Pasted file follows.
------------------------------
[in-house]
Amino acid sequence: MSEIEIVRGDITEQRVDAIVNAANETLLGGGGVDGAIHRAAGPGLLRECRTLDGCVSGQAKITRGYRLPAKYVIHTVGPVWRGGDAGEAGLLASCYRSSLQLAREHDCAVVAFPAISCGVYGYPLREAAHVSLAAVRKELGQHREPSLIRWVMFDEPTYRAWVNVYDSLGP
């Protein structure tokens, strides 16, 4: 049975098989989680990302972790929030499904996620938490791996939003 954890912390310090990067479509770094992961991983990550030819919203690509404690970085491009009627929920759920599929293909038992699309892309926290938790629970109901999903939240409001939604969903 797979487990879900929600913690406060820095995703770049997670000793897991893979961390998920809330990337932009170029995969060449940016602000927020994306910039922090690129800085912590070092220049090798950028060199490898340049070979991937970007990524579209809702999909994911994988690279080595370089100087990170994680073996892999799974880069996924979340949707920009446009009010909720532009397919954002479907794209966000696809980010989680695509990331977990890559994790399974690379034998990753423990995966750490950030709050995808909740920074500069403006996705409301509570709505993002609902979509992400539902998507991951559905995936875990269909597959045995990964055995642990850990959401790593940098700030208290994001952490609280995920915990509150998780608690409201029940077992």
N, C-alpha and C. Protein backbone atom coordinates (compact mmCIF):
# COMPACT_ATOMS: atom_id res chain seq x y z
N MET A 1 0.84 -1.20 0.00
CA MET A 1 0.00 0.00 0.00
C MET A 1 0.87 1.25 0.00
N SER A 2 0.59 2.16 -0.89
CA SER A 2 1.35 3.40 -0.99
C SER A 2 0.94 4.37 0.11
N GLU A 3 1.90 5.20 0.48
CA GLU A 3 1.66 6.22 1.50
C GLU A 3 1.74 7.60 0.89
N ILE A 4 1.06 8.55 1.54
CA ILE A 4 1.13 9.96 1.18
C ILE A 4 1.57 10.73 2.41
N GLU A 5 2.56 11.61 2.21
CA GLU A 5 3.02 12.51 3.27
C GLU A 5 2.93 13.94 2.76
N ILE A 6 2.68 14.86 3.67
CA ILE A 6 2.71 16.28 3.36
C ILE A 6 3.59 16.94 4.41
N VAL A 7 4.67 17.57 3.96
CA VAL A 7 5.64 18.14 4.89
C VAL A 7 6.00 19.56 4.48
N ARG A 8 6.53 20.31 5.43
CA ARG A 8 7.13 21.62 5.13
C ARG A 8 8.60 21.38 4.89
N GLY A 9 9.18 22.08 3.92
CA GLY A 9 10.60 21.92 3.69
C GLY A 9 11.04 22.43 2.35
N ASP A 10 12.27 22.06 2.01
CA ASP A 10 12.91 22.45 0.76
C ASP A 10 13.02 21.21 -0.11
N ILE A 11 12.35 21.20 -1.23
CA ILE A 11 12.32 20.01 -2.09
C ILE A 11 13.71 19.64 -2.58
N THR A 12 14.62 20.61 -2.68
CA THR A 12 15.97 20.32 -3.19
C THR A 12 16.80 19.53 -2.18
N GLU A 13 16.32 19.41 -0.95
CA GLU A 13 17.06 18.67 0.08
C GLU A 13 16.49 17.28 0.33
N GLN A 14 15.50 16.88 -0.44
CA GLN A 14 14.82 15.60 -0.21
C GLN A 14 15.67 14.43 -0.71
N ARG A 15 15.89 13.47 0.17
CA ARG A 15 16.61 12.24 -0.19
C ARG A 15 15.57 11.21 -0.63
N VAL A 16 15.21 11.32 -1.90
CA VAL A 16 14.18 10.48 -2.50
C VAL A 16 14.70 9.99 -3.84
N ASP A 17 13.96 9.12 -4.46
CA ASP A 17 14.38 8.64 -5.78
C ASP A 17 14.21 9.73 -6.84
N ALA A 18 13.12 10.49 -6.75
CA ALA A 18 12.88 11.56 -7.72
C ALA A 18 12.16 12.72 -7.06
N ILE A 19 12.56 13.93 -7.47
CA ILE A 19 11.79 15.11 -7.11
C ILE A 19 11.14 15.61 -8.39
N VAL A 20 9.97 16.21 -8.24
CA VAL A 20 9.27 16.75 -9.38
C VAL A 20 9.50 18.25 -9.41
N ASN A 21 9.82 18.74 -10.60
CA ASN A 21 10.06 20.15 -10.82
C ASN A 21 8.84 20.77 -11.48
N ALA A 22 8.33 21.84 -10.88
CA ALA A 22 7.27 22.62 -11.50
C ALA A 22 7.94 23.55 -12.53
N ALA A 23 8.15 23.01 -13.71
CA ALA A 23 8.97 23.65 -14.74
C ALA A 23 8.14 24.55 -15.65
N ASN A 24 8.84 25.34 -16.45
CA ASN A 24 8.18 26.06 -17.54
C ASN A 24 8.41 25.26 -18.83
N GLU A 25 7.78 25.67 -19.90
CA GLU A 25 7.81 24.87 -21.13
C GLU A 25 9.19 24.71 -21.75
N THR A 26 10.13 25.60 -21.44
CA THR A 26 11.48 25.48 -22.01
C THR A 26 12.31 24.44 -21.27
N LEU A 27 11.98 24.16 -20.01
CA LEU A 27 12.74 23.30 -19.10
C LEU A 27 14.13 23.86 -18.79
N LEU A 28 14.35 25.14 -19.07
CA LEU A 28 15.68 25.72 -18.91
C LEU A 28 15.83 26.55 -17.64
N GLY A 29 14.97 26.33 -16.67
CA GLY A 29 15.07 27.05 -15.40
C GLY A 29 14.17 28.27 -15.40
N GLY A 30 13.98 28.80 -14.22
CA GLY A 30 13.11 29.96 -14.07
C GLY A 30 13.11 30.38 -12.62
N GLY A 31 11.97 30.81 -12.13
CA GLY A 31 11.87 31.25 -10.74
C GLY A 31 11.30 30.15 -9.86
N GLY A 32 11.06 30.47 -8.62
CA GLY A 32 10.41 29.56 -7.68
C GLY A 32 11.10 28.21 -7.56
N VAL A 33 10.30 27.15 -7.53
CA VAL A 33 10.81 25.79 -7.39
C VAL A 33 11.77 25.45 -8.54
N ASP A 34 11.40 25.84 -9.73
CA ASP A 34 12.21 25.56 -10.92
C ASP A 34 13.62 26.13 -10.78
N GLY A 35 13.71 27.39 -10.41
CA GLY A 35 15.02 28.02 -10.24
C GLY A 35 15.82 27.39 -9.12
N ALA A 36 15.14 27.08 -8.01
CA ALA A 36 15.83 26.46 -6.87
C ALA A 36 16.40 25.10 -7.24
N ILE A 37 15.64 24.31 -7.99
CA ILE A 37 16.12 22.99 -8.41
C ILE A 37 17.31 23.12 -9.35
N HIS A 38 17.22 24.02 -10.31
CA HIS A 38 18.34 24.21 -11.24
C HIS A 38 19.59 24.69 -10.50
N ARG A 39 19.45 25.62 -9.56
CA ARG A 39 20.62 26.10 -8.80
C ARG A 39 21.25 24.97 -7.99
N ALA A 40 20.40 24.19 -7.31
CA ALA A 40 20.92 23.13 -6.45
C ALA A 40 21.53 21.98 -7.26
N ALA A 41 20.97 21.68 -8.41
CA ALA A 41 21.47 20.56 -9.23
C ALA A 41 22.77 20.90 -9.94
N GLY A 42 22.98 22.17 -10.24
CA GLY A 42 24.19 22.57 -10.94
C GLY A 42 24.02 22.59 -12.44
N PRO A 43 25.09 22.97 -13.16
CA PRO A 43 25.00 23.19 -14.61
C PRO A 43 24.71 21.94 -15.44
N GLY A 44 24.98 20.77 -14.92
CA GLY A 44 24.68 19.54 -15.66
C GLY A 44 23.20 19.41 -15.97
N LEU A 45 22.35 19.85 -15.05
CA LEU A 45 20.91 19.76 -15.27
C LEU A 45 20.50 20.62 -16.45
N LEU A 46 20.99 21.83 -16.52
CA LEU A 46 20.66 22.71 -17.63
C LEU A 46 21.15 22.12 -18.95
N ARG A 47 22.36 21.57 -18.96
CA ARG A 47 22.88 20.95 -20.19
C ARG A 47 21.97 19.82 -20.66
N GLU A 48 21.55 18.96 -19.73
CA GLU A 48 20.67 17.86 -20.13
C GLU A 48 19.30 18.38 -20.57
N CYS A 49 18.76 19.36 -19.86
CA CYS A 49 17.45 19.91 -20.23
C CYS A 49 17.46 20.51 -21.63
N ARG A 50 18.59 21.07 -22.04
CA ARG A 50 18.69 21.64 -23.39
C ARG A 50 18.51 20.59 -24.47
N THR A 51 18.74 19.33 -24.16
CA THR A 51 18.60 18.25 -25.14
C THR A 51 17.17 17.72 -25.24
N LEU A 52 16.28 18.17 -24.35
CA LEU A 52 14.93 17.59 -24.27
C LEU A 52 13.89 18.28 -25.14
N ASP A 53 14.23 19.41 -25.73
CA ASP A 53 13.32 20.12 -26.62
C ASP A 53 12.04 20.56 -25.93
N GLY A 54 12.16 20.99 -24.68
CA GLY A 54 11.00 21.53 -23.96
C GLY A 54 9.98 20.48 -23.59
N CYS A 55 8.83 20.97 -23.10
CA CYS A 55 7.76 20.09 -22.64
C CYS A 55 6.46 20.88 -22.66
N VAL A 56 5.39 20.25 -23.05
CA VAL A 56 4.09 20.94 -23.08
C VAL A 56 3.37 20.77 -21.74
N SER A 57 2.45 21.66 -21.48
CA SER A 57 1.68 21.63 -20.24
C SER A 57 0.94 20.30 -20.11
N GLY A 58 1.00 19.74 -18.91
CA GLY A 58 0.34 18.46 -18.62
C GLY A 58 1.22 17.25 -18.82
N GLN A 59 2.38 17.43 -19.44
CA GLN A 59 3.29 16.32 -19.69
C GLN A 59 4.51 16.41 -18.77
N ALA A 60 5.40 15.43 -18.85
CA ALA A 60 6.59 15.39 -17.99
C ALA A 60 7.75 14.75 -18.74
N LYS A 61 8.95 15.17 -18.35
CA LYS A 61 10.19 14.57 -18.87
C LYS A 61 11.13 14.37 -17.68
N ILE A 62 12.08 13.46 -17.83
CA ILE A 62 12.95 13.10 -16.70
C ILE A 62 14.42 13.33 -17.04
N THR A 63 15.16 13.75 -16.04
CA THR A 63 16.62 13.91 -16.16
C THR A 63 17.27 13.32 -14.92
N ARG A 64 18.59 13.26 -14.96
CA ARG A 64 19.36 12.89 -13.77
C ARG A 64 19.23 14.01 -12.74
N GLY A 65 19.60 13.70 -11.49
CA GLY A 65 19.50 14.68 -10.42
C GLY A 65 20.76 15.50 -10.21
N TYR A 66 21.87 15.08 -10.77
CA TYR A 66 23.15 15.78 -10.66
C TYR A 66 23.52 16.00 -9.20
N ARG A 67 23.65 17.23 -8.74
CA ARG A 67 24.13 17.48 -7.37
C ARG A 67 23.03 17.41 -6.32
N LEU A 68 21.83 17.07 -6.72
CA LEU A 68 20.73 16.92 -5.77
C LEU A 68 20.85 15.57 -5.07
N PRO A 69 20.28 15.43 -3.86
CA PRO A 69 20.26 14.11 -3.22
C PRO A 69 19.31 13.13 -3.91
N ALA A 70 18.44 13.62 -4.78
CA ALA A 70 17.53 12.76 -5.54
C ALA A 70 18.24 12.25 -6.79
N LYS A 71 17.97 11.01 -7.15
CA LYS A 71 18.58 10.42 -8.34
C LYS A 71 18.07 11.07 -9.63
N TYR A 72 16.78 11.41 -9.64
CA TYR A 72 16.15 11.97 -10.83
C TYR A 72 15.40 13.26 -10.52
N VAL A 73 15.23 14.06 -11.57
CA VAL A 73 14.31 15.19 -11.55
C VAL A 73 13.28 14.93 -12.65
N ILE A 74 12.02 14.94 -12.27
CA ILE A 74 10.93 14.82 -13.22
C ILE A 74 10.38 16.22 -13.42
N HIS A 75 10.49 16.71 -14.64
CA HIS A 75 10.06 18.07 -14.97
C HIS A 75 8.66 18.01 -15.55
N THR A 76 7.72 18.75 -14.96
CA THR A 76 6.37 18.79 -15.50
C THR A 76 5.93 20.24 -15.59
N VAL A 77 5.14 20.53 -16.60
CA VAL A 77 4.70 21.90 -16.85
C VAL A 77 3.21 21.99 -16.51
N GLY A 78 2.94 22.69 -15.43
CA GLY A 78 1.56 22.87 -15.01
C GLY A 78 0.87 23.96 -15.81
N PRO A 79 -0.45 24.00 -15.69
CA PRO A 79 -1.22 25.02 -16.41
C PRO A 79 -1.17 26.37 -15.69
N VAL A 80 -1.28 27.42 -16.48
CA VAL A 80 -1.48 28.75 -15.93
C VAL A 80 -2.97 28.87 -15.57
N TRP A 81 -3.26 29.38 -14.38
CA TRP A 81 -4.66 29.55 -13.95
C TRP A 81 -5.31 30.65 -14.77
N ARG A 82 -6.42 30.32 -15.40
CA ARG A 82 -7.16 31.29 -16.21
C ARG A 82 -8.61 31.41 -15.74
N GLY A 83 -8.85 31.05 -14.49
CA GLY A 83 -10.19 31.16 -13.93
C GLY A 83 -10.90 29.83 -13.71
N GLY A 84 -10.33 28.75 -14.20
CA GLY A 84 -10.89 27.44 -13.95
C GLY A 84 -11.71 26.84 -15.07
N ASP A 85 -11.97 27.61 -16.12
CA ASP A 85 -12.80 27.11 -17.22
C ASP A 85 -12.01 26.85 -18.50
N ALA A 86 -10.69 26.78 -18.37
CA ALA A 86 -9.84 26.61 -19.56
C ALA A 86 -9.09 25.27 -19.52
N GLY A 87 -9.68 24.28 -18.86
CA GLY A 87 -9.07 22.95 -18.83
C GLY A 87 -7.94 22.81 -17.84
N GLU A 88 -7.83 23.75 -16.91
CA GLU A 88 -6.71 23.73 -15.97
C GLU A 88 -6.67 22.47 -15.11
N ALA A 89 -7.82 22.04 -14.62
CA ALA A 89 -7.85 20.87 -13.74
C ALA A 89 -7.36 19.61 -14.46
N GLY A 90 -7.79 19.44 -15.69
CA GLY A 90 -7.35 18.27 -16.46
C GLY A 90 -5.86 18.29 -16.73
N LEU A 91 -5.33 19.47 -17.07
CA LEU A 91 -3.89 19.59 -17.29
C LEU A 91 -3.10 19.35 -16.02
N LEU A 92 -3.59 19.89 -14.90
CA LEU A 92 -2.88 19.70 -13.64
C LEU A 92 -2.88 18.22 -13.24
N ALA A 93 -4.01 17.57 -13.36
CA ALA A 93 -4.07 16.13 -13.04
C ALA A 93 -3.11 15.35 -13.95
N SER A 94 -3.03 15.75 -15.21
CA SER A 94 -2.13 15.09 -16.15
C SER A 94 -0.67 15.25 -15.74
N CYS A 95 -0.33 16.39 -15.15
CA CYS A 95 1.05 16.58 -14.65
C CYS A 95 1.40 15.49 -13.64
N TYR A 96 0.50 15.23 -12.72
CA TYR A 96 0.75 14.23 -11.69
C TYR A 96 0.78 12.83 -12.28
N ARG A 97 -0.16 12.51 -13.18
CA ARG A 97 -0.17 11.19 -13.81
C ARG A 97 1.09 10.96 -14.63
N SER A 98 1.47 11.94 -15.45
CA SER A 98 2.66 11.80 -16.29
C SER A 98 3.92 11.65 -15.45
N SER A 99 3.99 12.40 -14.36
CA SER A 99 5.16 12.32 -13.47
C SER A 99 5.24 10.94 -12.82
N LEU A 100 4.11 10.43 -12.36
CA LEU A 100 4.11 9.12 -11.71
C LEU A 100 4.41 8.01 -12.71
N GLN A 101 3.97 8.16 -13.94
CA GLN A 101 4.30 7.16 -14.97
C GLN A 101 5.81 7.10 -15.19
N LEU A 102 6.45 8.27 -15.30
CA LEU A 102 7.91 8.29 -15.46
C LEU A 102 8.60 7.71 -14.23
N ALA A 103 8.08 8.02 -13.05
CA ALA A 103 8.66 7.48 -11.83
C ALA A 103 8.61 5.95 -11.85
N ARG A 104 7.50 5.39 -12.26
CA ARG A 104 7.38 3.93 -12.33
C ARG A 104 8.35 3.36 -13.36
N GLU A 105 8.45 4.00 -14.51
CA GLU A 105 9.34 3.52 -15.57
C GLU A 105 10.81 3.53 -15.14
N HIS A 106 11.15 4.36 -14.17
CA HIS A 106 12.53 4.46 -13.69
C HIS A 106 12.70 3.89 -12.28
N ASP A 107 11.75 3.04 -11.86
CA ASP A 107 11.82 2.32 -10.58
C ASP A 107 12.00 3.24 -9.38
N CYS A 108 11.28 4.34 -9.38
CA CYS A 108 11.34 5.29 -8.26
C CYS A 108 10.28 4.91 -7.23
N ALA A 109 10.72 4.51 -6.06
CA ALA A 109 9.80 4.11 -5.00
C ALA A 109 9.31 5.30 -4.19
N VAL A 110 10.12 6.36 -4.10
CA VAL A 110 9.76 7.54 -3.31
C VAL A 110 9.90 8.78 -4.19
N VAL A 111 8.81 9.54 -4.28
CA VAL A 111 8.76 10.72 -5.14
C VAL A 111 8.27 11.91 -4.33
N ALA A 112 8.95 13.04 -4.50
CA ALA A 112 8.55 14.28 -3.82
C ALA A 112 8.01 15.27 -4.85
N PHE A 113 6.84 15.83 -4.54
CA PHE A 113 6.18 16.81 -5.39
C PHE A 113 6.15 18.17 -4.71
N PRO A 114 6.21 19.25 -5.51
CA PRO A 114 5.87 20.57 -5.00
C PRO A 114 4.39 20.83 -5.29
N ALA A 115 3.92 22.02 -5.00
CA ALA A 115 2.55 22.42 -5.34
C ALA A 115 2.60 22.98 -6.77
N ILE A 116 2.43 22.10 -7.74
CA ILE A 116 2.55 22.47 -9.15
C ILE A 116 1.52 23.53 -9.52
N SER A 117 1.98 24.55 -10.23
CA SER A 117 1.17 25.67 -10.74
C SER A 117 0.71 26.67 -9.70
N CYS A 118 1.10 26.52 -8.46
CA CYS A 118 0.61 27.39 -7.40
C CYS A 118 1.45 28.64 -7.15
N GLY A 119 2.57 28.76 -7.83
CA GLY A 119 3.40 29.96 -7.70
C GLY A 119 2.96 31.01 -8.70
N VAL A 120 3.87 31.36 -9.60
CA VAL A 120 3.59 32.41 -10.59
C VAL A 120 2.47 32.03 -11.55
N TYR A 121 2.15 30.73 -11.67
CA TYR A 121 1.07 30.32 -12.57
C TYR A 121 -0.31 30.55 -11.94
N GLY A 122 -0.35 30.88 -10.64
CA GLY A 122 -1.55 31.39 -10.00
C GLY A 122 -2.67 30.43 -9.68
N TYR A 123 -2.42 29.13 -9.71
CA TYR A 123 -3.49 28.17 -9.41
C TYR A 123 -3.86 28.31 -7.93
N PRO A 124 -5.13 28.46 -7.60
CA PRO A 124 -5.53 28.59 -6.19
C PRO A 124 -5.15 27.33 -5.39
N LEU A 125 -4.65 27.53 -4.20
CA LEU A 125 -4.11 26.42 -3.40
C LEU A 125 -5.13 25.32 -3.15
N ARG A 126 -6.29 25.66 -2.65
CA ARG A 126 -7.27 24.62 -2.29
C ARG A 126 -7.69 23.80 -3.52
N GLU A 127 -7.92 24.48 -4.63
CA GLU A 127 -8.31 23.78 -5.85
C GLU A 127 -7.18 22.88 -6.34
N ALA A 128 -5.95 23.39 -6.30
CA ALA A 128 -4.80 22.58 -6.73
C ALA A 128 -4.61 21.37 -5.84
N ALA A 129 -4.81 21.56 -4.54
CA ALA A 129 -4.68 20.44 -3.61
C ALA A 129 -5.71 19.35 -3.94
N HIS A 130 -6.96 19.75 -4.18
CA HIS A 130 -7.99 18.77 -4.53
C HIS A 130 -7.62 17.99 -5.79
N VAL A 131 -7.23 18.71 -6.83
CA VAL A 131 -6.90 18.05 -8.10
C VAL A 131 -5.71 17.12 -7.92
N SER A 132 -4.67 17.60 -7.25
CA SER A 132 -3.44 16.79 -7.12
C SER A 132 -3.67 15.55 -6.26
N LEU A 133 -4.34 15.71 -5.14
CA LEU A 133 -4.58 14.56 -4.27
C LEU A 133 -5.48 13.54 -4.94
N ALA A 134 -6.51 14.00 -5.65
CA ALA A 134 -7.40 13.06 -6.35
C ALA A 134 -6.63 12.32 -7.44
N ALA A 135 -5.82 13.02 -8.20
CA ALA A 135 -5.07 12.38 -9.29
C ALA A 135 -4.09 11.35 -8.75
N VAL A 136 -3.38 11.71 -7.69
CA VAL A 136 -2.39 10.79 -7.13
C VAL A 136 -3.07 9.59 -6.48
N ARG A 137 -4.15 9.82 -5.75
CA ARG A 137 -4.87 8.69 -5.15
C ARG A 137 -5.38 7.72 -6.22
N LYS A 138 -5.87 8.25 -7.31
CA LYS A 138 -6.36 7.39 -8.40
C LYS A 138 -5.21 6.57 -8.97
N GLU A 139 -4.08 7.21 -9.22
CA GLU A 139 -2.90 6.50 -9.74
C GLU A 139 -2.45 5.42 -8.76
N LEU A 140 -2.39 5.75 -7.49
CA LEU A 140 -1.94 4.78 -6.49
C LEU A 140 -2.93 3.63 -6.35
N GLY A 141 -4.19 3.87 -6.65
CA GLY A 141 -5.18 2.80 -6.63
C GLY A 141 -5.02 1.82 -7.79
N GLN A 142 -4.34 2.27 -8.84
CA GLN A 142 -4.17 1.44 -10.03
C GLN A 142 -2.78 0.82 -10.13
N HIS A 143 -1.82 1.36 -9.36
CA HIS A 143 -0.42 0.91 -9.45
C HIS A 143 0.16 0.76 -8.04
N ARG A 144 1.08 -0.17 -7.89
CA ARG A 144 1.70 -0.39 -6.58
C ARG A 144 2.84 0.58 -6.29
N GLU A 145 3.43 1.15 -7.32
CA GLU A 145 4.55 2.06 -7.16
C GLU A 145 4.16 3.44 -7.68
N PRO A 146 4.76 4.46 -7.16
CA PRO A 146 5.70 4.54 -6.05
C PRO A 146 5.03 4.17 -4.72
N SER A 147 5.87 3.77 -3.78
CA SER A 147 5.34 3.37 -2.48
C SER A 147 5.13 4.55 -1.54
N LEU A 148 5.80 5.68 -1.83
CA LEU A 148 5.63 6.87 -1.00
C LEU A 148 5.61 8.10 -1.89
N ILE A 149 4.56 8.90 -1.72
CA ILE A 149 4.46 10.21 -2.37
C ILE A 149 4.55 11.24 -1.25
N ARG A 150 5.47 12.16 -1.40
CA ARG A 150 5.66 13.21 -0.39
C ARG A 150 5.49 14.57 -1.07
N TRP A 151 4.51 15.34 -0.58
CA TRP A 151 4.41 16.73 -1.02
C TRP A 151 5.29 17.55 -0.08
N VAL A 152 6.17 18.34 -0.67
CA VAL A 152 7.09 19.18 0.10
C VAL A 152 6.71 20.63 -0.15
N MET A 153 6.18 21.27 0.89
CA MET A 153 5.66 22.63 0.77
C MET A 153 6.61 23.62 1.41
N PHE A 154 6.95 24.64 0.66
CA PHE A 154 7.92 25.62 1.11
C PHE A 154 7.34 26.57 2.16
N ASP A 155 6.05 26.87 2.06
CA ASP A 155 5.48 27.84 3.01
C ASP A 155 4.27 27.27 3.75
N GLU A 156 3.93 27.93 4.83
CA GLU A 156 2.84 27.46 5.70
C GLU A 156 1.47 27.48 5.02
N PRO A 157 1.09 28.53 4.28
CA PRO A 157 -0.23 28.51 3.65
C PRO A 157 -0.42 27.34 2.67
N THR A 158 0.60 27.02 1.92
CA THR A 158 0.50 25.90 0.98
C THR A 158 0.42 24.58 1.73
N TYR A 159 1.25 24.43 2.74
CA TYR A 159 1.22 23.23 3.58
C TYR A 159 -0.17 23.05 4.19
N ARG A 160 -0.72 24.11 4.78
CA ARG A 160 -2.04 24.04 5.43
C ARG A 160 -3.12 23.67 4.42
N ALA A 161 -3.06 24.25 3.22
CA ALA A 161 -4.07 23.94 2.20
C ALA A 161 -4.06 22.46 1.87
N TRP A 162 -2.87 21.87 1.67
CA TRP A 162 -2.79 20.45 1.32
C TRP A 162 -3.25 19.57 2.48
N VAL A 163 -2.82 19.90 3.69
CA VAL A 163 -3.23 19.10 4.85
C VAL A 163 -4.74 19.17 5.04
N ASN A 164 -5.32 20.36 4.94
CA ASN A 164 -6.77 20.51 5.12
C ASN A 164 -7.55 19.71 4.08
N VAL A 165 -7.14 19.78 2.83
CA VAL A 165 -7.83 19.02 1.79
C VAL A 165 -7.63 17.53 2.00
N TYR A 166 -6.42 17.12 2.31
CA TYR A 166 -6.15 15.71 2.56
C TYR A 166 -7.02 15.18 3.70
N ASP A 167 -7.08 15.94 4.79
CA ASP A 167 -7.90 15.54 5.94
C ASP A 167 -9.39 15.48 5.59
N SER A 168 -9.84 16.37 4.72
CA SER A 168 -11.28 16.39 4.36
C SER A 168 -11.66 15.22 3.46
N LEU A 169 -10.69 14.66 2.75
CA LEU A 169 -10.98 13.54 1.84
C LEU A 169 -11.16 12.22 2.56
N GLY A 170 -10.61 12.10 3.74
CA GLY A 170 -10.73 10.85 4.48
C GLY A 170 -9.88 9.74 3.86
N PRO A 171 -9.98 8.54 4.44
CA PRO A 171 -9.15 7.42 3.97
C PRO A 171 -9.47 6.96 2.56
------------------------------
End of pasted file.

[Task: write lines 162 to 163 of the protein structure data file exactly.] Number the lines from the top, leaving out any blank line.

N ASP A 53 14.23 19.41 -25.73
CA ASP A 53 13.32 20.12 -26.62